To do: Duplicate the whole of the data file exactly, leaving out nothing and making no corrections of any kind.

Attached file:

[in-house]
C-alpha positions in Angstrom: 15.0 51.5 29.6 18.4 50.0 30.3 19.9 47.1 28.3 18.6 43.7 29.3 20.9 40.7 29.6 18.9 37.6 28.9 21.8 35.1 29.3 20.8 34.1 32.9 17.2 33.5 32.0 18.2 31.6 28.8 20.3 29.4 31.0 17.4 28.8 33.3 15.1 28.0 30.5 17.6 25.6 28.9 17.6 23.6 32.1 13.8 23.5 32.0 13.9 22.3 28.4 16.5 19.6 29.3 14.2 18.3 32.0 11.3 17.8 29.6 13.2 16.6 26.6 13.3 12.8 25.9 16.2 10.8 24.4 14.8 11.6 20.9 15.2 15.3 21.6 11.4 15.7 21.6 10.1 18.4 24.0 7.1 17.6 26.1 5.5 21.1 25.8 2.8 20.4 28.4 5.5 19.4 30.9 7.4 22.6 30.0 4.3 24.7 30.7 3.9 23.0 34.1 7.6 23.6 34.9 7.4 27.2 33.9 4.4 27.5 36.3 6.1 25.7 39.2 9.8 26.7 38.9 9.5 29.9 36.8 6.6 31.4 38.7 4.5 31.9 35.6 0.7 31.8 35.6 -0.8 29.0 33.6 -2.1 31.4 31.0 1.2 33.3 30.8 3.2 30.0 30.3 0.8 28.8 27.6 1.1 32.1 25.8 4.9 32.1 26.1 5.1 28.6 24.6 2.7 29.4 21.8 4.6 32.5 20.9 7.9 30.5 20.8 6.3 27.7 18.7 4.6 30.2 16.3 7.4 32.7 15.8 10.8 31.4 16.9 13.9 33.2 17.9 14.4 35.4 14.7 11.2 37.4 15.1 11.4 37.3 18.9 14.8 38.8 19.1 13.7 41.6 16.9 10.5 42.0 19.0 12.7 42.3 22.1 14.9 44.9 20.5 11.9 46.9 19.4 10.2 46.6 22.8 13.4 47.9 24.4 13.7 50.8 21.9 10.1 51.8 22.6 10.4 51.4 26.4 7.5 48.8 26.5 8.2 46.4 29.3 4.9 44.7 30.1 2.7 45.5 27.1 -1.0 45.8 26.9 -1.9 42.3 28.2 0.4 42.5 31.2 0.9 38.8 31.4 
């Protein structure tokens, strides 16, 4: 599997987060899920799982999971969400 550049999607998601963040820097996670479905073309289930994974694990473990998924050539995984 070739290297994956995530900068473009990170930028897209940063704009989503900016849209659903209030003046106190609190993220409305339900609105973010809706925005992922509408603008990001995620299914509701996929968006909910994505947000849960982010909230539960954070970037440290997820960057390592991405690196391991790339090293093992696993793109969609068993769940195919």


[in-house]
C-alpha positions in Angstrom: 15.0 51.5 29.6 18.4 50.0 30.3 19.9 47.1 28.3 18.6 43.7 29.3 20.9 40.7 29.6 18.9 37.6 28.9 21.8 35.1 29.3 20.8 34.1 32.9 17.2 33.5 32.0 18.2 31.6 28.8 20.3 29.4 31.0 17.4 28.8 33.3 15.1 28.0 30.5 17.6 25.6 28.9 17.6 23.6 32.1 13.8 23.5 32.0 13.9 22.3 28.4 16.5 19.6 29.3 14.2 18.3 32.0 11.3 17.8 29.6 13.2 16.6 26.6 13.3 12.8 25.9 16.2 10.8 24.4 14.8 11.6 20.9 15.2 15.3 21.6 11.4 15.7 21.6 10.1 18.4 24.0 7.1 17.6 26.1 5.5 21.1 25.8 2.8 20.4 28.4 5.5 19.4 30.9 7.4 22.6 30.0 4.3 24.7 30.7 3.9 23.0 34.1 7.6 23.6 34.9 7.4 27.2 33.9 4.4 27.5 36.3 6.1 25.7 39.2 9.8 26.7 38.9 9.5 29.9 36.8 6.6 31.4 38.7 4.5 31.9 35.6 0.7 31.8 35.6 -0.8 29.0 33.6 -2.1 31.4 31.0 1.2 33.3 30.8 3.2 30.0 30.3 0.8 28.8 27.6 1.1 32.1 25.8 4.9 32.1 26.1 5.1 28.6 24.6 2.7 29.4 21.8 4.6 32.5 20.9 7.9 30.5 20.8 6.3 27.7 18.7 4.6 30.2 16.3 7.4 32.7 15.8 10.8 31.4 16.9 13.9 33.2 17.9 14.4 35.4 14.7 11.2 37.4 15.1 11.4 37.3 18.9 14.8 38.8 19.1 13.7 41.6 16.9 10.5 42.0 19.0 12.7 42.3 22.1 14.9 44.9 20.5 11.9 46.9 19.4 10.2 46.6 22.8 13.4 47.9 24.4 13.7 50.8 21.9 10.1 51.8 22.6 10.4 51.4 26.4 7.5 48.8 26.5 8.2 46.4 29.3 4.9 44.7 30.1 2.7 45.5 27.1 -1.0 45.8 26.9 -1.9 42.3 28.2 0.4 42.5 31.2 0.9 38.8 31.4 
């Protein structure tokens, strides 16, 4: 599997987060899920799982999971969400 550049999607998601963040820097996670479905073309289930994974694990473990998924050539995984 070739290297994956995530900068473009990170930028897209940063704009989503900016849209659903209030003046106190609190993220409305339900609105973010809706925005992922509408603008990001995620299914509701996929968006909910994505947000849960982010909230539960954070970037440290997820960057390592991405690196391991790339090293093992696993793109969609068993769940195919």